If the Father were to appear visibly among us, how would we address Him? What language would we use? Would we be too afraid to speak? Would we feel constrained to mention only the most lofty themes, or would we be free to talk candidly about what He already knows is in our hearts? Would it be easier to discuss such matters with the Son? Would it be more appropriate to speak or listen? How does one listen to the voice of God?
As you can see, the purpose of this chapter is to describe what prayer is all about. As with all the topics in our conversations, the way we pray depends upon the kind of person we believe our God to be. Surely no one knew better how to talk to God than the Son of God Himself, the one we call Jesus. In the Sermon on the Mount, you recall, He gave some very clear advice as to how to pray:
When you pray, do not be like the hypocrites; they love to say their prayers . . . for everyone to see them. . . . But when you pray, go into a room by yourself, shut the door, and pray to your Father who is there in the secret place. . . . In your prayers do not go babbling on like the heathen, who imagine that the more they say the more likely they are to be heard. . . . Your Father knows what your needs are before you ask him. This is how you should pray: “Our Father in heaven, thy name be hallowed; thy kingdom come, thy will be done, on earth as in heaven. Give us today our daily bread. Forgive us the wrong we have done, as we have forgiven those who have wronged us. And do not bring us to the test, but save us from the evil one” (Matt 6:9-15, NEB).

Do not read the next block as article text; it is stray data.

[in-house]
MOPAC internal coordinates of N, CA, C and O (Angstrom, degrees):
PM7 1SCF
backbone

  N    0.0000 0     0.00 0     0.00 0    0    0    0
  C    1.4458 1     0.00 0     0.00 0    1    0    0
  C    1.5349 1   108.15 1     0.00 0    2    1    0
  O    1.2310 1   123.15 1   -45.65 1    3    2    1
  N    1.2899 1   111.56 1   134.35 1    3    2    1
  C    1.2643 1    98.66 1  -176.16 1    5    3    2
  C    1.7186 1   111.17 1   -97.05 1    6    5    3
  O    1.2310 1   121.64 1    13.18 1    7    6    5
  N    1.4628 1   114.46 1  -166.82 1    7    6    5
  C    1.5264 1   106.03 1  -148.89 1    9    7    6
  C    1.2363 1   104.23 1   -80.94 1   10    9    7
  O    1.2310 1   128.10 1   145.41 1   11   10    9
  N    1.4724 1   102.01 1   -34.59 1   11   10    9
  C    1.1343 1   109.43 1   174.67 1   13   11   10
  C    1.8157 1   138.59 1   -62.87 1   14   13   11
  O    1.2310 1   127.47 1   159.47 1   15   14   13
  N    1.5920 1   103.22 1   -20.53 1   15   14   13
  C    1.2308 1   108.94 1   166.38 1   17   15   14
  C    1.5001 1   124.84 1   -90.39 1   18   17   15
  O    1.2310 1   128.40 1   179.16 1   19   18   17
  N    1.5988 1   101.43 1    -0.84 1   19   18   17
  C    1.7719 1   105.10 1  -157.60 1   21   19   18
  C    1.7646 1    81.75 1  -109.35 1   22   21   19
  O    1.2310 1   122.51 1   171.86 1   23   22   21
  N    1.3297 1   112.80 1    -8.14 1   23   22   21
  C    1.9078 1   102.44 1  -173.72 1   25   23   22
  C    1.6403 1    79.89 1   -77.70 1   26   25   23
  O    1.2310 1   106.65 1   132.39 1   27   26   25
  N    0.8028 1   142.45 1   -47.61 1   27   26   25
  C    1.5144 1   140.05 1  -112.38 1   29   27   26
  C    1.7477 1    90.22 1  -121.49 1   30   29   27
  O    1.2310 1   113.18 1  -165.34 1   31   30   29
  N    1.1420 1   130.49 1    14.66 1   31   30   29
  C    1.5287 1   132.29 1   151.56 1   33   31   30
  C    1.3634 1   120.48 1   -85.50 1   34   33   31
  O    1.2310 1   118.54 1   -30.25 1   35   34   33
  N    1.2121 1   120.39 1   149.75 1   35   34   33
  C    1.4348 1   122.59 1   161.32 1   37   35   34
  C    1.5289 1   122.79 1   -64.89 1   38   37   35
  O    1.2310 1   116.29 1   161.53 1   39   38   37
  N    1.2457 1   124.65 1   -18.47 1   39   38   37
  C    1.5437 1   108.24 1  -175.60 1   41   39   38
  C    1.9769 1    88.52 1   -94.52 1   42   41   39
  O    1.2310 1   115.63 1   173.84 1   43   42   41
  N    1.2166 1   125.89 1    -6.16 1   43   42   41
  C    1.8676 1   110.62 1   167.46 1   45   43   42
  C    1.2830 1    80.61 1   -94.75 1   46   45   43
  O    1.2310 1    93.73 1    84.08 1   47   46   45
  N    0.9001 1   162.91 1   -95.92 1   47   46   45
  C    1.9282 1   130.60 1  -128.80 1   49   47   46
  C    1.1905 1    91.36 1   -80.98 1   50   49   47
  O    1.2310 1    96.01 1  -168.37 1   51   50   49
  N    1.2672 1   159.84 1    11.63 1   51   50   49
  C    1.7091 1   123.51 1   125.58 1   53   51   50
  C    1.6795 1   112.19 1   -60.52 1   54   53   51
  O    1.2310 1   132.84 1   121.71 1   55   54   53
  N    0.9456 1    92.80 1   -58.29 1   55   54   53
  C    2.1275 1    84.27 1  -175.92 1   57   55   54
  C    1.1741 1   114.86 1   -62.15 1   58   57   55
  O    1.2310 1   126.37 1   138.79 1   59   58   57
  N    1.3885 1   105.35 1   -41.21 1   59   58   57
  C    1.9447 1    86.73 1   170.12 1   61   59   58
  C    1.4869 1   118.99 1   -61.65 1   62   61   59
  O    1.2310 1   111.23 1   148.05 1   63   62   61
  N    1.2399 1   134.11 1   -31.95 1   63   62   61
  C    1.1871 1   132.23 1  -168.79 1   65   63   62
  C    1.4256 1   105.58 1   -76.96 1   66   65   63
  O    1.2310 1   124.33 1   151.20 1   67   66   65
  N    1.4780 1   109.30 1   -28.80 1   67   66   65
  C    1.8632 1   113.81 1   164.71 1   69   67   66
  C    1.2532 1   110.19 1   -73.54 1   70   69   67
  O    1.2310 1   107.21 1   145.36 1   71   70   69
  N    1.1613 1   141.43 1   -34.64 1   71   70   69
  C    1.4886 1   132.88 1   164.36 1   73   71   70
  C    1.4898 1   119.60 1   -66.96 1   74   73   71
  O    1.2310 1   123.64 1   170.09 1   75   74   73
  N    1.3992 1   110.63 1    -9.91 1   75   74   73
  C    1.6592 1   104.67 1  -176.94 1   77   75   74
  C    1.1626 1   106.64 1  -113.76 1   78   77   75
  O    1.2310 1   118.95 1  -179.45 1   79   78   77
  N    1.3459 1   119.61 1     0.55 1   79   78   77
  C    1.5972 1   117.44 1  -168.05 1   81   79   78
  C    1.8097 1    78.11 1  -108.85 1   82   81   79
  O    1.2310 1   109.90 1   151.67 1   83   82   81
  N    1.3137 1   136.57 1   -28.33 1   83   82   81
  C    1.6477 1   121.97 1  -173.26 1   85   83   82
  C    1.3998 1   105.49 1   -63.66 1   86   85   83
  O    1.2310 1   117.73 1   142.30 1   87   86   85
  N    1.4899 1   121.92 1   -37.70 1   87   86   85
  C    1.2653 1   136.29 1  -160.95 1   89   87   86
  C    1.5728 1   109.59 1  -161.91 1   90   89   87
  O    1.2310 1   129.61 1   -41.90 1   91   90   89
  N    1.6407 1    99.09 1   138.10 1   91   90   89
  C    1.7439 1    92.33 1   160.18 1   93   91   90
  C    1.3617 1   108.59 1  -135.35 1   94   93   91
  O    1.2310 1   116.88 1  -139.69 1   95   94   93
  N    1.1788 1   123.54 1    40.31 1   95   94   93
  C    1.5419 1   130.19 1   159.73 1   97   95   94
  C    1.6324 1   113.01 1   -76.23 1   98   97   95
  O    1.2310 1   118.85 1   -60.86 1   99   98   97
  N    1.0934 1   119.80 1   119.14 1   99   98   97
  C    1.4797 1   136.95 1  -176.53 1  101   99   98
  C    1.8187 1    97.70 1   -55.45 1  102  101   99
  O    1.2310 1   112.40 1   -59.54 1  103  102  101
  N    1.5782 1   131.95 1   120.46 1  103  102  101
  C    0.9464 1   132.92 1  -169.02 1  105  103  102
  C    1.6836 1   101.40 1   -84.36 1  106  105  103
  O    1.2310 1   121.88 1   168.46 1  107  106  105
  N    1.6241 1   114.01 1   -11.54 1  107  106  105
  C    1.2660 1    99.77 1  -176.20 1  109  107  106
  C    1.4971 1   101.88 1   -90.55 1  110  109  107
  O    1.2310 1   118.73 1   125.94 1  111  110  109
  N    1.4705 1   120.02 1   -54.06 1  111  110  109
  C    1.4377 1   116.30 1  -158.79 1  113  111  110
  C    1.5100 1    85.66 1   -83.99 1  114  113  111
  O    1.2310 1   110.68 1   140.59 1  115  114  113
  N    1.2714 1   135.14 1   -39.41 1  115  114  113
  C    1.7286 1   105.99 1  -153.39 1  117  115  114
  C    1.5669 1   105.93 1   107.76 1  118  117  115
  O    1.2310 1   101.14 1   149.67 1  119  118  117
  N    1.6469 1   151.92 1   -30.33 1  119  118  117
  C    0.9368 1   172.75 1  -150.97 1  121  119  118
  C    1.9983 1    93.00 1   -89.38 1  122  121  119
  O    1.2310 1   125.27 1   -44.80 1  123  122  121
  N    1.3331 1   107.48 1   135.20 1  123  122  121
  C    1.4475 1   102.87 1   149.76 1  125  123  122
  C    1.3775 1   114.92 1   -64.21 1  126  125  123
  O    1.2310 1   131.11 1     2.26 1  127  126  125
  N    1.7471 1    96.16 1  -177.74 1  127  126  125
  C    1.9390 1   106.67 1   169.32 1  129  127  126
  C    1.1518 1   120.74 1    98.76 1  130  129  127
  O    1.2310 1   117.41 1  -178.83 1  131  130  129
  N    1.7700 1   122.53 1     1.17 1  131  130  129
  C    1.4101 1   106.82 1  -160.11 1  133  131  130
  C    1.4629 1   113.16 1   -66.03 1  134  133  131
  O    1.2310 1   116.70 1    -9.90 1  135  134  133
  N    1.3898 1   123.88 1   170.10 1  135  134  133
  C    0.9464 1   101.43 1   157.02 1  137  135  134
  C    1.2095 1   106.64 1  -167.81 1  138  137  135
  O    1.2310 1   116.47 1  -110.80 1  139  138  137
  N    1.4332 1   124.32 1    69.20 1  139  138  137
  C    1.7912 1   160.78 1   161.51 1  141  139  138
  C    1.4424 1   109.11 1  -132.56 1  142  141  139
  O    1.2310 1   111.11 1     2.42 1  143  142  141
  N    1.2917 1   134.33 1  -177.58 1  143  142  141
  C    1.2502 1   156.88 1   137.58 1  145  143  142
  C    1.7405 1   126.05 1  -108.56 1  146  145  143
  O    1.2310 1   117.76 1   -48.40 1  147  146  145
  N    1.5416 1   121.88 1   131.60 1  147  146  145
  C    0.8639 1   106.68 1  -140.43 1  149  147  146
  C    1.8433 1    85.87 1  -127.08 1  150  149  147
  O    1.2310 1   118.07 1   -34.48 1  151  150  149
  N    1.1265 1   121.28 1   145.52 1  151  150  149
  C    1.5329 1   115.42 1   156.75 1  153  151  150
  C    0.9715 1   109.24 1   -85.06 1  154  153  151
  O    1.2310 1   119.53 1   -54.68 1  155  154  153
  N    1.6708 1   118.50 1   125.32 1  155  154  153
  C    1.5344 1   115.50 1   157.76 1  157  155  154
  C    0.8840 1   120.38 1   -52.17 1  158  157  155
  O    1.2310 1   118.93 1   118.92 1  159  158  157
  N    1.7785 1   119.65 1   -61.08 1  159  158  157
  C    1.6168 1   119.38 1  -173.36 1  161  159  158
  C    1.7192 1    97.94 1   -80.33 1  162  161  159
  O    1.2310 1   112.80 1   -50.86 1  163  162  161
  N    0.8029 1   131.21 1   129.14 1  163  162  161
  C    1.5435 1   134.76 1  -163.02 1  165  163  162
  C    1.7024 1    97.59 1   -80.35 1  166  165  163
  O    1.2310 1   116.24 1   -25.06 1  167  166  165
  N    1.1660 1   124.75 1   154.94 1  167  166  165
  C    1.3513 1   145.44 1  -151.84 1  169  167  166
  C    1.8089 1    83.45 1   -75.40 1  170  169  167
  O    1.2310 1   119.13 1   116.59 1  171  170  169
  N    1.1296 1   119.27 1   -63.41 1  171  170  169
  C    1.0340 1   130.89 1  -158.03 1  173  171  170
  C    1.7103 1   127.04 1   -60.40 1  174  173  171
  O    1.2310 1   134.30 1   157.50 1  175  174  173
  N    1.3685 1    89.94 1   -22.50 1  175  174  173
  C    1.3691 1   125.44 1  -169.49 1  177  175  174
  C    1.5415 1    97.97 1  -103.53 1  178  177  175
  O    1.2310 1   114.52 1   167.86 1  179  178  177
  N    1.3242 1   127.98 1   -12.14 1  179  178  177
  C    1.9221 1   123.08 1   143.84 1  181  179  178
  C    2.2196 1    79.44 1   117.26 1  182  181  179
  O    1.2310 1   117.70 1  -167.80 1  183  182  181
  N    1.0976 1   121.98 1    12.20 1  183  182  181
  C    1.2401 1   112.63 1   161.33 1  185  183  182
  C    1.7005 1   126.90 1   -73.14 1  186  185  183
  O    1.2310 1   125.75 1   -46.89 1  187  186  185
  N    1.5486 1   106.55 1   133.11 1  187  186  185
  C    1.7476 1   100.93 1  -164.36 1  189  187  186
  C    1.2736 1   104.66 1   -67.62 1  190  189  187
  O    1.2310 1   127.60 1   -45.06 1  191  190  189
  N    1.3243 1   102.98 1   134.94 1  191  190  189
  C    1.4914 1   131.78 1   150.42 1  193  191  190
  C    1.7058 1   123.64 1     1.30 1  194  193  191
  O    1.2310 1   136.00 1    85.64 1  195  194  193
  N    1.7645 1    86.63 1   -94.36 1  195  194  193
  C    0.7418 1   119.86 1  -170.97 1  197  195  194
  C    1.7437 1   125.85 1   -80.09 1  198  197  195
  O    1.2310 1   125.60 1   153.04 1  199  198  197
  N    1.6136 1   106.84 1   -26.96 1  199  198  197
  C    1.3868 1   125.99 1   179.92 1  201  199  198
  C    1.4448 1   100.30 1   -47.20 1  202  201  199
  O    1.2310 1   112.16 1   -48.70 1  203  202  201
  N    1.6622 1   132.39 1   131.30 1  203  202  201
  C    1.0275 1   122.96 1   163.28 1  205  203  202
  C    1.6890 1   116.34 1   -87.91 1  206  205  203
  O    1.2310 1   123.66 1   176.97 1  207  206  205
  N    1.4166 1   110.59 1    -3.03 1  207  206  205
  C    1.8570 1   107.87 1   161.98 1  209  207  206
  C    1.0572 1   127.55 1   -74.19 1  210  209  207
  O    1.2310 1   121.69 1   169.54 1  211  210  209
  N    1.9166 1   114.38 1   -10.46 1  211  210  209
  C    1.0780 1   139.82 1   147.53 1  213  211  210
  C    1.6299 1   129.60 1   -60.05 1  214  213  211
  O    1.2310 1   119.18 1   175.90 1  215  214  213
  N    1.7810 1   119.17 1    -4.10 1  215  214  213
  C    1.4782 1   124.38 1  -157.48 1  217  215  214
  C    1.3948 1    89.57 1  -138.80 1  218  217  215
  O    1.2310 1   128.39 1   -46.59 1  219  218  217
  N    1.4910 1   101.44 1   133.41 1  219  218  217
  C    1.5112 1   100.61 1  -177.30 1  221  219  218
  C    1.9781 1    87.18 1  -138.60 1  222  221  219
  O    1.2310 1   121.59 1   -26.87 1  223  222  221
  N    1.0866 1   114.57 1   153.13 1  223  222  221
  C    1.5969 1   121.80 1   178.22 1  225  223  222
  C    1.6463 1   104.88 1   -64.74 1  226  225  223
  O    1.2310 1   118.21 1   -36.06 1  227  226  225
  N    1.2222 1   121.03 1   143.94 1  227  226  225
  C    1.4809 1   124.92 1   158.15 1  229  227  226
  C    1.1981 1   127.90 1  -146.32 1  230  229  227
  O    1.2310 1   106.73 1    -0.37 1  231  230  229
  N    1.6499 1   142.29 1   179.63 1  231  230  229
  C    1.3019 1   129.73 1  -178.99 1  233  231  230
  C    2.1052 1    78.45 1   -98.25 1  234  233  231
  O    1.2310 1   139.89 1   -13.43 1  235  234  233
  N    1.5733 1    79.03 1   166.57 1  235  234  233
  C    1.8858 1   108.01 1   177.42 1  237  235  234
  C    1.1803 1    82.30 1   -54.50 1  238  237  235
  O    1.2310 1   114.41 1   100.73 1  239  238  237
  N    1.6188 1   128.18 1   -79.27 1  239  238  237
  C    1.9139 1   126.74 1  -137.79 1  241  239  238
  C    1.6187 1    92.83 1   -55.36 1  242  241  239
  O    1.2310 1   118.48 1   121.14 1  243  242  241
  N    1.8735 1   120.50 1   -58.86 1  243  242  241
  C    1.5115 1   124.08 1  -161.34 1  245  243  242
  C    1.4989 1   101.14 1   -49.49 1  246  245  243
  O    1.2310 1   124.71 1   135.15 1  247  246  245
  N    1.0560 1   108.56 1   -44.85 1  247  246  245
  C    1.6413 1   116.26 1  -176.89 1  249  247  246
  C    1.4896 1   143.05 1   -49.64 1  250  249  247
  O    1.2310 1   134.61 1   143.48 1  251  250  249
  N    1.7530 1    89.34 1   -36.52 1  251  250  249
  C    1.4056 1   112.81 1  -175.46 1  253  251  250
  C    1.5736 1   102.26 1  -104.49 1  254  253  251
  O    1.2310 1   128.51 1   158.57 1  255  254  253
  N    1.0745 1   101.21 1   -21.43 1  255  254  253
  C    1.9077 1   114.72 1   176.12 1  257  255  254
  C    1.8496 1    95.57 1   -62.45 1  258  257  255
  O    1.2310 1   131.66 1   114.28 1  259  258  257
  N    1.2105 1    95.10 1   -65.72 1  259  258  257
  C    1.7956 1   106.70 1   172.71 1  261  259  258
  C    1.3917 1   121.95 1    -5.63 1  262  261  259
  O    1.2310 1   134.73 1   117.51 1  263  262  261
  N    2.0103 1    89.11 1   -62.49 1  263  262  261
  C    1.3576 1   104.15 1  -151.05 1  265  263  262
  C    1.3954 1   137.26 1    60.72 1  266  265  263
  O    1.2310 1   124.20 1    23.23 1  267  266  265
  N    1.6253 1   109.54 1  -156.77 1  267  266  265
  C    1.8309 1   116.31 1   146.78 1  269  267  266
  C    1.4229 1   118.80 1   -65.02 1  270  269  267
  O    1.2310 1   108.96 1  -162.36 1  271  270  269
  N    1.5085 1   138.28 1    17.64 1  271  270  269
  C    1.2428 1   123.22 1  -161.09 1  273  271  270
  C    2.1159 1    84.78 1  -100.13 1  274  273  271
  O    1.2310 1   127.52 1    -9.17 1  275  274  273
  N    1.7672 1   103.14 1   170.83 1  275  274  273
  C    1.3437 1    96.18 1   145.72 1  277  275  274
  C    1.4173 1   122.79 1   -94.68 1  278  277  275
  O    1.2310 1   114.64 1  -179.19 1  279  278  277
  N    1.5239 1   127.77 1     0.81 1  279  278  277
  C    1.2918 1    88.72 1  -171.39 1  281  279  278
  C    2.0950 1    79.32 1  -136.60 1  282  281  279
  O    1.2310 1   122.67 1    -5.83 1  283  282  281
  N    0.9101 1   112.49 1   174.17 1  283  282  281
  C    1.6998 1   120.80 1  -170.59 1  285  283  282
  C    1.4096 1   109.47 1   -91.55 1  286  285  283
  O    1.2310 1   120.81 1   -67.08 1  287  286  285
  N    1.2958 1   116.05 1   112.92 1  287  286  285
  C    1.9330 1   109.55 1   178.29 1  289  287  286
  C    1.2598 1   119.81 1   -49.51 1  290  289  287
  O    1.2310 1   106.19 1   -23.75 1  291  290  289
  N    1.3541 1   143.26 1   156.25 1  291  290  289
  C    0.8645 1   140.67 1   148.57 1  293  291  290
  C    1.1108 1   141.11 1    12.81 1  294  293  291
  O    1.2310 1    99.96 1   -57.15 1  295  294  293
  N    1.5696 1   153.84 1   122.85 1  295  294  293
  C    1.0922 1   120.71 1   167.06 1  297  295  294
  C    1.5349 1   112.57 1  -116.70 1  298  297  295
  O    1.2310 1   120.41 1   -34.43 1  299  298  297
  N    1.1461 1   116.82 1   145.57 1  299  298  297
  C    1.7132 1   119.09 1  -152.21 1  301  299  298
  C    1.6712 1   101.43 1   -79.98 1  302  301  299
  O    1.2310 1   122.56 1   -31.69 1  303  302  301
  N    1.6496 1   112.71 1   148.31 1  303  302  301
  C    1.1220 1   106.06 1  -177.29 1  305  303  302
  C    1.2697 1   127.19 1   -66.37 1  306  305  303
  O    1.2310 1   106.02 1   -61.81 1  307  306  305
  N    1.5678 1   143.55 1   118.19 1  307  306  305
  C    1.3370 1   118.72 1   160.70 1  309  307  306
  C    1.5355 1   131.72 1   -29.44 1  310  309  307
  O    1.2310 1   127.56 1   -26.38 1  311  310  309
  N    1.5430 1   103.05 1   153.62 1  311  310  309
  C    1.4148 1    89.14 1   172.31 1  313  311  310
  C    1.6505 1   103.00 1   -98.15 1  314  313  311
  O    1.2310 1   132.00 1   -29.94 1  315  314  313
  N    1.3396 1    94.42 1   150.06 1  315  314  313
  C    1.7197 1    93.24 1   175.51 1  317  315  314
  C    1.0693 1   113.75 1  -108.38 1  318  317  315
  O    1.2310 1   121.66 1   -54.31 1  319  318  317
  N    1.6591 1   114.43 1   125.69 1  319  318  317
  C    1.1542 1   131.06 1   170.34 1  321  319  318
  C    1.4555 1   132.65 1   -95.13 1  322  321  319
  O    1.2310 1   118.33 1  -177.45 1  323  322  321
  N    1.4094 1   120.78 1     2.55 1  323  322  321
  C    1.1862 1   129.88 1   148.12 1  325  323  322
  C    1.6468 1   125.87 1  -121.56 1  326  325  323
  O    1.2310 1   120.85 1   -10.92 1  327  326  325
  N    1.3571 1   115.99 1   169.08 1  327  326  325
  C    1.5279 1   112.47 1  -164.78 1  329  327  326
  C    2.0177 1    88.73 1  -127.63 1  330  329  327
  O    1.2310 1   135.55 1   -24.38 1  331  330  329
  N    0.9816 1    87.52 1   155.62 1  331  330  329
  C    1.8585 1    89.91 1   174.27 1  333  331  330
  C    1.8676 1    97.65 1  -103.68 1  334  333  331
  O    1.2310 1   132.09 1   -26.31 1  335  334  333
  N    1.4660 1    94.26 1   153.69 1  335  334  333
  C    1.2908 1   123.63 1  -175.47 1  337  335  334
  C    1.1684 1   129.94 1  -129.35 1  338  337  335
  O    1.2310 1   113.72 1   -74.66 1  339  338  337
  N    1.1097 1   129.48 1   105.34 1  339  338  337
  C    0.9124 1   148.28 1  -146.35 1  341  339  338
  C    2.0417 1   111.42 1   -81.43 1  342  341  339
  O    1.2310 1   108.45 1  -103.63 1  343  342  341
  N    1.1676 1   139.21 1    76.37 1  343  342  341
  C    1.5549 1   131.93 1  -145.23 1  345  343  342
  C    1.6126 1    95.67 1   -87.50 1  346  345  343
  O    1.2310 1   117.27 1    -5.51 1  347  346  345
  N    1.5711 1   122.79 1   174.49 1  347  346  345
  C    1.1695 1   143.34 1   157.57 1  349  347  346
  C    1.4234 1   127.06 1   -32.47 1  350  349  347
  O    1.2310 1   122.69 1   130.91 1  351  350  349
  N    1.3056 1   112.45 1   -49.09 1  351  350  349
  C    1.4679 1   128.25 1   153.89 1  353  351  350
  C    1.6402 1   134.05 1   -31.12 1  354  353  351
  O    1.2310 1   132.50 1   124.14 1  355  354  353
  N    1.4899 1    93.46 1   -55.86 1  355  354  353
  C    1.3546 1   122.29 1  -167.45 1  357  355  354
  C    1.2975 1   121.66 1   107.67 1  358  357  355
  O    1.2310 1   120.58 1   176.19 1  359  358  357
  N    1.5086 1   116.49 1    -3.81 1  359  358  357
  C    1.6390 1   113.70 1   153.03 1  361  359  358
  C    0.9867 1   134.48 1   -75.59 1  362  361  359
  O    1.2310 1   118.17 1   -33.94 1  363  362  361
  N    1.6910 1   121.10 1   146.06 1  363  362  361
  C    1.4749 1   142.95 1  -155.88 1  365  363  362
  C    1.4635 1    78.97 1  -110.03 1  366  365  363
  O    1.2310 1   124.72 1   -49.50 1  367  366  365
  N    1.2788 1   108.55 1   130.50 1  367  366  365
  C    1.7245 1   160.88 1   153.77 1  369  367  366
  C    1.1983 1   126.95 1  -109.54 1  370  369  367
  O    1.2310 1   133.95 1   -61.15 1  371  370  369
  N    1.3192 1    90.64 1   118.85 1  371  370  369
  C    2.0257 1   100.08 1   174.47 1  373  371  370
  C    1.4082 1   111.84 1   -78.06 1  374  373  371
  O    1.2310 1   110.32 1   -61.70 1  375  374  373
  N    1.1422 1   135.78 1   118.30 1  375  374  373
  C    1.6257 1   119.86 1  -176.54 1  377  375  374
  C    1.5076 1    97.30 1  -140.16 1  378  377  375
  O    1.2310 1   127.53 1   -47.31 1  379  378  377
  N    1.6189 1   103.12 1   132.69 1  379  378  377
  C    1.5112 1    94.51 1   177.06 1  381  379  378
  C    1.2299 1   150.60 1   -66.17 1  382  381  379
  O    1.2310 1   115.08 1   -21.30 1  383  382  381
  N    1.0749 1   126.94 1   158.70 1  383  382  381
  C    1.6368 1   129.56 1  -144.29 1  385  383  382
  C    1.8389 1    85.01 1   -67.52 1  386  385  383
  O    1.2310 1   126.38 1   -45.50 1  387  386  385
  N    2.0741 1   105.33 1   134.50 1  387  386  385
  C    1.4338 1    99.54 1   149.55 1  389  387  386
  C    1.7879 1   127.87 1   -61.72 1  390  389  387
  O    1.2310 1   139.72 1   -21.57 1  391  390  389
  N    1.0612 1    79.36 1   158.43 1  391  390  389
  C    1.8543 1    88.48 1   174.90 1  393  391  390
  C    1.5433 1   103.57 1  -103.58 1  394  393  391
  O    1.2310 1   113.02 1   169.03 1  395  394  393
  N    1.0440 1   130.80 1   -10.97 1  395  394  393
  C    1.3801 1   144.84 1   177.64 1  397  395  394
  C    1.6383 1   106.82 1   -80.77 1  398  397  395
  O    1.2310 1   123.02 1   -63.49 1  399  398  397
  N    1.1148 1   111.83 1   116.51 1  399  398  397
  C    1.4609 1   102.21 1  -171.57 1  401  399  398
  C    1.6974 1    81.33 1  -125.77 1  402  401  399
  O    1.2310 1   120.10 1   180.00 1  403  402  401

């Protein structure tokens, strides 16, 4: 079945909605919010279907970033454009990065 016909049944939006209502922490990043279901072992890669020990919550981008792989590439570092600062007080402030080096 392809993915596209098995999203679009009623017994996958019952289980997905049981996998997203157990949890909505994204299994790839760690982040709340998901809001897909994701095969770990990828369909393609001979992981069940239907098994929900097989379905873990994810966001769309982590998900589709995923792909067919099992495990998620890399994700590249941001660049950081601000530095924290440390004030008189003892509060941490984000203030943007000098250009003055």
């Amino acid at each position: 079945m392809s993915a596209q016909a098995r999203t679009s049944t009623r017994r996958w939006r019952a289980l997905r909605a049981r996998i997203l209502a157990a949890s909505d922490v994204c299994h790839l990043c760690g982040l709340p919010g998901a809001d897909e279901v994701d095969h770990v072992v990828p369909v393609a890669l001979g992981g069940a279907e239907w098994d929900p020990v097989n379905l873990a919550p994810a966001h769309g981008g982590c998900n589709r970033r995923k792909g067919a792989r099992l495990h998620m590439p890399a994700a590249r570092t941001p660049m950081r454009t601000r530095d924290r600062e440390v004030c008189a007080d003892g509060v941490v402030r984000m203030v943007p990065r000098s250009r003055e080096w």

If God already knows our needs before we ask Him, why should we take time to pray at all? That question assumes, of course, that the primary purpose of prayer is to lodge our requests with the Lord. But there are others who prefer to understand prayer as conversation with God as with a friend. It’s in the biblical record that the Son of God Himself engaged in many such conversations with His Father. We are told that “He went up into the hills by himself to pray” (Matt 14:23, RSV), often after a very busy day. “All night he continued in prayer to God” (Luke 6:12, RSV).
Have you ever prayed all night? How could Jesus pray to His Father all night long without a certain amount of repetition? Do you think Jesus babbled on like the heathen, supposing that the more He said the more likely His Father was to hear Him? That would be inconceivable, wouldn’t it? Or were His conversations with His Father so real that the night hours simply slipped away? Haven’t you had the experience of visiting with a friend of whom you are especially fond, and the hours just flew away? You see, everything depends on whether or not God is our friend. The way we pray reveals to others, and to ourselves, the kind of person we believe and understand our God to be.